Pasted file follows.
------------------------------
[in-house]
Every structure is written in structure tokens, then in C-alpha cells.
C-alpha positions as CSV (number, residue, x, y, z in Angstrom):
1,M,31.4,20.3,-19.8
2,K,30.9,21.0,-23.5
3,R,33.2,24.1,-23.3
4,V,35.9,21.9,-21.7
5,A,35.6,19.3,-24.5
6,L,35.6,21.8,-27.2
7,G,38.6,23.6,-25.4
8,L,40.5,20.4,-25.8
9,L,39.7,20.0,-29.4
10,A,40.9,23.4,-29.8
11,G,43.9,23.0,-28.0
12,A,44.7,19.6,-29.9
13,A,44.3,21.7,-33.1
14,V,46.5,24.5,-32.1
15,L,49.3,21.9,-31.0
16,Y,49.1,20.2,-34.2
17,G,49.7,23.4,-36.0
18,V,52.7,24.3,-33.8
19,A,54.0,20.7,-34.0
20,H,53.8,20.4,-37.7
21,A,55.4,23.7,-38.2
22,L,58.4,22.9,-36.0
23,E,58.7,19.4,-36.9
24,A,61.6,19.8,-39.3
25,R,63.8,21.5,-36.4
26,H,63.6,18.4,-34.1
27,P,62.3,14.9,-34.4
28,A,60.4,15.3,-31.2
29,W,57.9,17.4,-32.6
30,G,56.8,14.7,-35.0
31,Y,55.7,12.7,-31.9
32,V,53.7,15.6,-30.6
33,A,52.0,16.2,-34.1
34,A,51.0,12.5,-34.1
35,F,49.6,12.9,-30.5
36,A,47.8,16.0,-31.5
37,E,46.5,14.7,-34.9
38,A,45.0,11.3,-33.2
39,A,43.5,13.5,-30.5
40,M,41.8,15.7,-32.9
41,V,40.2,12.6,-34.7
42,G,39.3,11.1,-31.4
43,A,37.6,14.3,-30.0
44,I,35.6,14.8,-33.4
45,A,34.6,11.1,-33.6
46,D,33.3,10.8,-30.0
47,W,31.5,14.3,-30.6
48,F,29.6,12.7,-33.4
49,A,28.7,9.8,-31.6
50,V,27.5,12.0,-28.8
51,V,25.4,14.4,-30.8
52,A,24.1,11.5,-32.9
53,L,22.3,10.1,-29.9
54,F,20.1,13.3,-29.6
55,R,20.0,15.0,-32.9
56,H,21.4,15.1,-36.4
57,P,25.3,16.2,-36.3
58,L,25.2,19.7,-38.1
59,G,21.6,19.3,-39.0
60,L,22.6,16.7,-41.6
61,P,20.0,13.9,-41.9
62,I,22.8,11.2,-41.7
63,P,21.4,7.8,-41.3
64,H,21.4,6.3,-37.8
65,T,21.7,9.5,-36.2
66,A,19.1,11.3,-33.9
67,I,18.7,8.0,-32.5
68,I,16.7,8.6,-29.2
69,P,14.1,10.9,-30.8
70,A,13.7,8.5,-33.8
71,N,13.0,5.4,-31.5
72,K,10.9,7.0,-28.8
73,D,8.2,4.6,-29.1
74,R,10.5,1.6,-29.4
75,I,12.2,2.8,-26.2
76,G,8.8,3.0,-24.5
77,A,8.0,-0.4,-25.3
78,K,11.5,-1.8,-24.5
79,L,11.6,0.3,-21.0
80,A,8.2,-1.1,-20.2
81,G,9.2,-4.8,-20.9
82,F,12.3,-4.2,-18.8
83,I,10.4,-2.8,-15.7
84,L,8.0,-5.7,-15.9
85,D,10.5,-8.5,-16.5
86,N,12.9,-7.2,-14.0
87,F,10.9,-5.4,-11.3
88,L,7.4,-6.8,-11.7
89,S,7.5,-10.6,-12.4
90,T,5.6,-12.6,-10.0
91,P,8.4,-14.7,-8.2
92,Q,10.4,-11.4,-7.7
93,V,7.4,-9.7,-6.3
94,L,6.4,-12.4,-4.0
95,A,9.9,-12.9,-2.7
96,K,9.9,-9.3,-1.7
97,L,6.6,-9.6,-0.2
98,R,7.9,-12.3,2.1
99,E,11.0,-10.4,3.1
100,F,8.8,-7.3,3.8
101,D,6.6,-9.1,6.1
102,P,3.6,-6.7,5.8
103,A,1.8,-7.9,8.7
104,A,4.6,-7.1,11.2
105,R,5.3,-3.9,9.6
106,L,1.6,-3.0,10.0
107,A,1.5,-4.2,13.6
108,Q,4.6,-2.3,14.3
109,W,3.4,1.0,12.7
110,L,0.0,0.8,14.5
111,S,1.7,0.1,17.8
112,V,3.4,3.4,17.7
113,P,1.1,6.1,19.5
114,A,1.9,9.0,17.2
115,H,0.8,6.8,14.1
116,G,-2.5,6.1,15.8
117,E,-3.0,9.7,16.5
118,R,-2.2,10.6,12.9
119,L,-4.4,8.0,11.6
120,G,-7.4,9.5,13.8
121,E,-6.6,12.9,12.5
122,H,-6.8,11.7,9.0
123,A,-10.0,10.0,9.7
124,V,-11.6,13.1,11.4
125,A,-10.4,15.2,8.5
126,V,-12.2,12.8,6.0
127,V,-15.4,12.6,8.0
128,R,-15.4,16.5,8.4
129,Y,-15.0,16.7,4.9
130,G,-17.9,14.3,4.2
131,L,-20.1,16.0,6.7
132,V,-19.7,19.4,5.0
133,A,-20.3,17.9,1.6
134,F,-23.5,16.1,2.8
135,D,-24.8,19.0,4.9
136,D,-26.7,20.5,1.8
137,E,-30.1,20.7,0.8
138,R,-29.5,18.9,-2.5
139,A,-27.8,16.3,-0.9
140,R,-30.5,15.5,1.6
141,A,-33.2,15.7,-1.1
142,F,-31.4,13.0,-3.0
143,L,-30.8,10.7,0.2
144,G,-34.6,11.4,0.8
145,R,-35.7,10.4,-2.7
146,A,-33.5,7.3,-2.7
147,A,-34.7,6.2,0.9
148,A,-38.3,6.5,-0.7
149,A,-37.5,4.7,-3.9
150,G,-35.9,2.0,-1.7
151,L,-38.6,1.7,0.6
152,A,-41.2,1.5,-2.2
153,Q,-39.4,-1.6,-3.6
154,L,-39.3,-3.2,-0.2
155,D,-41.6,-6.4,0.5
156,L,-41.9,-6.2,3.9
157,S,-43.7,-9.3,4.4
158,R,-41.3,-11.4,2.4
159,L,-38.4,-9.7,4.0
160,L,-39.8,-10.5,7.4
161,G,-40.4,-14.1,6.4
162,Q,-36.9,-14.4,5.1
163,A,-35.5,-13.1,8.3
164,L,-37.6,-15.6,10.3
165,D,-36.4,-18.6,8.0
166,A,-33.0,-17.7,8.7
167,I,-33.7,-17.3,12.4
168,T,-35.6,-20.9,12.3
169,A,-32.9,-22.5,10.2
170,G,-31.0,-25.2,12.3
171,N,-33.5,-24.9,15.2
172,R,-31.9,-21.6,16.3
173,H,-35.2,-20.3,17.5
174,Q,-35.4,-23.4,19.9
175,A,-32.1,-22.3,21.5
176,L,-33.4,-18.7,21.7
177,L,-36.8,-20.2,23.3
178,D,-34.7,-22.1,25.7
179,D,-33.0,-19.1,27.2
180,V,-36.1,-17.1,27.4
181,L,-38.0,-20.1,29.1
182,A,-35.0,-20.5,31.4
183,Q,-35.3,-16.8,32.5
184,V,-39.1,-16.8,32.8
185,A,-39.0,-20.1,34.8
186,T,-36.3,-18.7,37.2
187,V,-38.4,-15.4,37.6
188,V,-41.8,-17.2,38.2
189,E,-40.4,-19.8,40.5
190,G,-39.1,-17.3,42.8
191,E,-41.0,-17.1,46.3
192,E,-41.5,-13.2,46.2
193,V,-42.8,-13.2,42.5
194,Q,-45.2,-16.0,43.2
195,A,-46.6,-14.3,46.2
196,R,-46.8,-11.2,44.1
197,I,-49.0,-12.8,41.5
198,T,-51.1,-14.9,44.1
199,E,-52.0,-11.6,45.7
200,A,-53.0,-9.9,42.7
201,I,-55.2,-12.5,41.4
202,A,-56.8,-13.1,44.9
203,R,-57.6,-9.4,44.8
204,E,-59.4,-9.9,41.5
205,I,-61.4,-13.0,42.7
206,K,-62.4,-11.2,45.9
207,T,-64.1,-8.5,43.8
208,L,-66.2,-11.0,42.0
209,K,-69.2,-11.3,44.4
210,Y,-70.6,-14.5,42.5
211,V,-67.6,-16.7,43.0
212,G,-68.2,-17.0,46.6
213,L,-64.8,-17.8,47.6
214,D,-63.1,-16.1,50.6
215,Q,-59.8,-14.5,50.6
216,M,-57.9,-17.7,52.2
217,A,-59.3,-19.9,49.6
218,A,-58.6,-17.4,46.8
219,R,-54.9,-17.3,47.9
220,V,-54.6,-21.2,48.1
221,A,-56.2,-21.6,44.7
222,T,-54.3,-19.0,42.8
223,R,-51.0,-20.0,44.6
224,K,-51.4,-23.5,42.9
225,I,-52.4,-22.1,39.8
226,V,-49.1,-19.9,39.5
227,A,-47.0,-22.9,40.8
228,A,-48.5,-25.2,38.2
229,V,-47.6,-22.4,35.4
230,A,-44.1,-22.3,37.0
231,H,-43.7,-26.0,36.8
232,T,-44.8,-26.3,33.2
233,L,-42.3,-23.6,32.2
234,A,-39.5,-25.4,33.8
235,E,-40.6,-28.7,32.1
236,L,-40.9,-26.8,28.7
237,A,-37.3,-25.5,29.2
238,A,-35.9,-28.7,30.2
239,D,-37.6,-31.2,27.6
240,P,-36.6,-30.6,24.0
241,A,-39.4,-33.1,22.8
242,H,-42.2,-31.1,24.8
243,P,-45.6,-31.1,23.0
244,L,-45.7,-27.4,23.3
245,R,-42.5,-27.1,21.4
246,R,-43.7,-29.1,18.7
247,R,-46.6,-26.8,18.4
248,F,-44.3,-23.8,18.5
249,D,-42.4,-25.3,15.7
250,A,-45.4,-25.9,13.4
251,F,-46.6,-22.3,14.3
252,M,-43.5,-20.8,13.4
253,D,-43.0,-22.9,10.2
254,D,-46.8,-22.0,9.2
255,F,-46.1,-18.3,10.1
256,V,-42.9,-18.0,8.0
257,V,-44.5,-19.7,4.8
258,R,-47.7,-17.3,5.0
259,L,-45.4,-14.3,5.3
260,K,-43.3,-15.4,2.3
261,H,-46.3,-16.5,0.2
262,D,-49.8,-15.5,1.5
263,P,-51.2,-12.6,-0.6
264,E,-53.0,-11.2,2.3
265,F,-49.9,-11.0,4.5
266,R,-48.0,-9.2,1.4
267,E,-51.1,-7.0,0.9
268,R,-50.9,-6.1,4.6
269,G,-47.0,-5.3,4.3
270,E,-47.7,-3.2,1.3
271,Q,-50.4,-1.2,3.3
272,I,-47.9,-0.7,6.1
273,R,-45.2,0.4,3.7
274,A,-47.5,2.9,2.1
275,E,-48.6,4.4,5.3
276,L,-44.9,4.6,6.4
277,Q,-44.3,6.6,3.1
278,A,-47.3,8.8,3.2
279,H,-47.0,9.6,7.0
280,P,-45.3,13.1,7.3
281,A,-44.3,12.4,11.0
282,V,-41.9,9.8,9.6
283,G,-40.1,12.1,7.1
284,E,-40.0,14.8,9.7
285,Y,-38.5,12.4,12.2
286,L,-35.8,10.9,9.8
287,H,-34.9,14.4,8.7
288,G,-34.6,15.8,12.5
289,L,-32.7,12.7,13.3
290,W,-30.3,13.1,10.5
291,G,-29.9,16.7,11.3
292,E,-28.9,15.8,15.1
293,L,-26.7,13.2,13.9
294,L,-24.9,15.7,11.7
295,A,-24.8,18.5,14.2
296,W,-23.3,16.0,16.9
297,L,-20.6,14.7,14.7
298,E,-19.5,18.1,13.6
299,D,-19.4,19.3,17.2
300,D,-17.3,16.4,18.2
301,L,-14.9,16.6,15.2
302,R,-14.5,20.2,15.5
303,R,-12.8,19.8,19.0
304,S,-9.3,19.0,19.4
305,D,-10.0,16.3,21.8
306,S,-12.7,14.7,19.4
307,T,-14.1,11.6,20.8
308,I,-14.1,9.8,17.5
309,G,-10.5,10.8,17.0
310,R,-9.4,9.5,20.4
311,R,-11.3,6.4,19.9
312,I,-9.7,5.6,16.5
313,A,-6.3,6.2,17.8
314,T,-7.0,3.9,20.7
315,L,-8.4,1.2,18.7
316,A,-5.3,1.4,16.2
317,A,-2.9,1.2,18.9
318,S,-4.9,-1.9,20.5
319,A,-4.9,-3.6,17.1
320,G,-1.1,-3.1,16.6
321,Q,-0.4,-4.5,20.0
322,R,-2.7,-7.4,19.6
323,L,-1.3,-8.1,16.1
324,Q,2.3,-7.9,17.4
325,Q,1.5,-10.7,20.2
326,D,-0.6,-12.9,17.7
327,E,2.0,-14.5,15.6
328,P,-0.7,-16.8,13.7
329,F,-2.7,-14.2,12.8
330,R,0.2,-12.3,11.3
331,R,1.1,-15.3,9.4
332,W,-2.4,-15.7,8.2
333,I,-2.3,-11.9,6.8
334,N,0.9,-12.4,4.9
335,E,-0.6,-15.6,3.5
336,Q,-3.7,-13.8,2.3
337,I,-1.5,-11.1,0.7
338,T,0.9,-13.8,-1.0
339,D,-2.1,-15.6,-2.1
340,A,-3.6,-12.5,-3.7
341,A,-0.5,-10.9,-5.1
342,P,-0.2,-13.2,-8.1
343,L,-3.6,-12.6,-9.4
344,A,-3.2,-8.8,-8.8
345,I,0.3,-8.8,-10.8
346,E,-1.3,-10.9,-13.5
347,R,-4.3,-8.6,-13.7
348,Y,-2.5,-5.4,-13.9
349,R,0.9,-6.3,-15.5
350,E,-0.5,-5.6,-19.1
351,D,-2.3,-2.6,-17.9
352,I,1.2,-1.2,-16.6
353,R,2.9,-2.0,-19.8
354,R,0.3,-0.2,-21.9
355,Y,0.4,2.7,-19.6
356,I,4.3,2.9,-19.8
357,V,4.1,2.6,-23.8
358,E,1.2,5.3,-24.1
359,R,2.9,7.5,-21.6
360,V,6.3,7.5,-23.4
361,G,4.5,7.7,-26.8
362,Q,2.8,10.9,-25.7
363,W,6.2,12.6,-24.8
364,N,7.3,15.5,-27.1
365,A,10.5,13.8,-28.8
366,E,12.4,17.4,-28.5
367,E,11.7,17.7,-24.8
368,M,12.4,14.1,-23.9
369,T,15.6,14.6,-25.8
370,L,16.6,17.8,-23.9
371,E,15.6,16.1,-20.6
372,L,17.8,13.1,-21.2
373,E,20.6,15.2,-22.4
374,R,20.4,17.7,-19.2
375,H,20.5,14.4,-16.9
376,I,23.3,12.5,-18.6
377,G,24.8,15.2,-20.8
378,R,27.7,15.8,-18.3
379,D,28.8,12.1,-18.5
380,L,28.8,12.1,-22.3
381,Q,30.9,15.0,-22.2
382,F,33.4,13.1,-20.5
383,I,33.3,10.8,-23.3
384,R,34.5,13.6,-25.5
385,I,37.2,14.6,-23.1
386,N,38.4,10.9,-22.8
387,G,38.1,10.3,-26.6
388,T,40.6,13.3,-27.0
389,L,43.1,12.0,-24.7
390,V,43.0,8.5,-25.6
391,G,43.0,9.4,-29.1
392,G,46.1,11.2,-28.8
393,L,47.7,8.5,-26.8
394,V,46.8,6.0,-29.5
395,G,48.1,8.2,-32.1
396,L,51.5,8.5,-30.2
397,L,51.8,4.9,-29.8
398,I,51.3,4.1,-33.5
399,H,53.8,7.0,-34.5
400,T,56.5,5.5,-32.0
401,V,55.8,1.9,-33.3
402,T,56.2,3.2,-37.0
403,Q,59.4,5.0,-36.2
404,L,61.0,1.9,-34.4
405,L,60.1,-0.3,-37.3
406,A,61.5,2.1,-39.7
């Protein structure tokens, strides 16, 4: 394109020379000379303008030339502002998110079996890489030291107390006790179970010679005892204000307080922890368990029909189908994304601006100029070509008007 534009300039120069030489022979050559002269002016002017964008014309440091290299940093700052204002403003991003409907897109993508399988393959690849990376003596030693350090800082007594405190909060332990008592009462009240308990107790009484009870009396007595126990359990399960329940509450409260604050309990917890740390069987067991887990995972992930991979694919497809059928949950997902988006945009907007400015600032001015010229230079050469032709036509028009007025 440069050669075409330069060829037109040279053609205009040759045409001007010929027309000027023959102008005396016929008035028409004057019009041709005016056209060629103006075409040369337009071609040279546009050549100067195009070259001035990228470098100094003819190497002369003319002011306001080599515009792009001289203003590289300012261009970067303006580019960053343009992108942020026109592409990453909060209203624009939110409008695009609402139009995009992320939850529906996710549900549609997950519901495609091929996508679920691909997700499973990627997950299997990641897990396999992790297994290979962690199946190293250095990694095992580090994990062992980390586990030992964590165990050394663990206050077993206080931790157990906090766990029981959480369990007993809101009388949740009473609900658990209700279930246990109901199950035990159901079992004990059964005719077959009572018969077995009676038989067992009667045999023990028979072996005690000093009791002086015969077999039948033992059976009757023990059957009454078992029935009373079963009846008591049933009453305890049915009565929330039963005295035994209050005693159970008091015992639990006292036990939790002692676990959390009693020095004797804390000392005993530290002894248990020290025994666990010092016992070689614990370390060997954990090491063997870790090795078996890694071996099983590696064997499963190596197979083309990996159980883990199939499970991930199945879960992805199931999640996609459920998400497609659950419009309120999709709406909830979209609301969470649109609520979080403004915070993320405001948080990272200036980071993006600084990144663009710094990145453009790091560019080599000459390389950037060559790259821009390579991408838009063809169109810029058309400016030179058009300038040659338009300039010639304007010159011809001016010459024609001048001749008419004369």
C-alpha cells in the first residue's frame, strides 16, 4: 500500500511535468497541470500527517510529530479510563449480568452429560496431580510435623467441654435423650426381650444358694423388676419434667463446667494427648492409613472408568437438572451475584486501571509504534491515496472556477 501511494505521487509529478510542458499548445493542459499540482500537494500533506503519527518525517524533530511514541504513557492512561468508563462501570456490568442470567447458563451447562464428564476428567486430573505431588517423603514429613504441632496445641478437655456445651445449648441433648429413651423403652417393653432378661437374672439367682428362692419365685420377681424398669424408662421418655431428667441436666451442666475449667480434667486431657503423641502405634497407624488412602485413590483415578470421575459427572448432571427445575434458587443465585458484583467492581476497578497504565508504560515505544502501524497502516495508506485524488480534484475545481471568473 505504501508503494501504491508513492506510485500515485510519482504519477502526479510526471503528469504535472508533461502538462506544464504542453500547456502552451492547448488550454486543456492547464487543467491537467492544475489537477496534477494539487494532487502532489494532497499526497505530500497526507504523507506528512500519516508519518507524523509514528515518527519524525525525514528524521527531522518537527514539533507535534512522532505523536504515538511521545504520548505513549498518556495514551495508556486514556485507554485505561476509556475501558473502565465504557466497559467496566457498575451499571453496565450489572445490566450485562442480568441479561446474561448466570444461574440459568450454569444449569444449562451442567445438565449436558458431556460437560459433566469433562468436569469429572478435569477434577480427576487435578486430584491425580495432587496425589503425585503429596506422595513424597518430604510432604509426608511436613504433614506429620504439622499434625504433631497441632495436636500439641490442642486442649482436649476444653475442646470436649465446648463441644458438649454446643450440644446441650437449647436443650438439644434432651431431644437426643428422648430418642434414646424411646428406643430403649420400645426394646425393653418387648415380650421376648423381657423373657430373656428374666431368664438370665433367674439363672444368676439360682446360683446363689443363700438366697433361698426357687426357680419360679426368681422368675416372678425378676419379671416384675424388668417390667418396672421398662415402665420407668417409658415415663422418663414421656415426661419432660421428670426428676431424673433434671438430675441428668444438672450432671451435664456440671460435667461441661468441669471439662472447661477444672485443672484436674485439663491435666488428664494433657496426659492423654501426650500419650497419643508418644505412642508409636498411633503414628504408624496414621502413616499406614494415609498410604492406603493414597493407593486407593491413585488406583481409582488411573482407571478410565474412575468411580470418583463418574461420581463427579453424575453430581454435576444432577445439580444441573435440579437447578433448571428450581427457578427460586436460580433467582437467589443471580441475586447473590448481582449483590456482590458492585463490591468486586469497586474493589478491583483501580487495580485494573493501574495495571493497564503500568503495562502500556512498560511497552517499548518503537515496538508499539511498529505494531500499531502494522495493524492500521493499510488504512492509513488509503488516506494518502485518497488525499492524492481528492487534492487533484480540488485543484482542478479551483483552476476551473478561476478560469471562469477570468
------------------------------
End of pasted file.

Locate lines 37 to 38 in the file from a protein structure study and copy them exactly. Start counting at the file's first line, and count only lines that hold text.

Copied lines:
34,A,51.0,12.5,-34.1
35,F,49.6,12.9,-30.5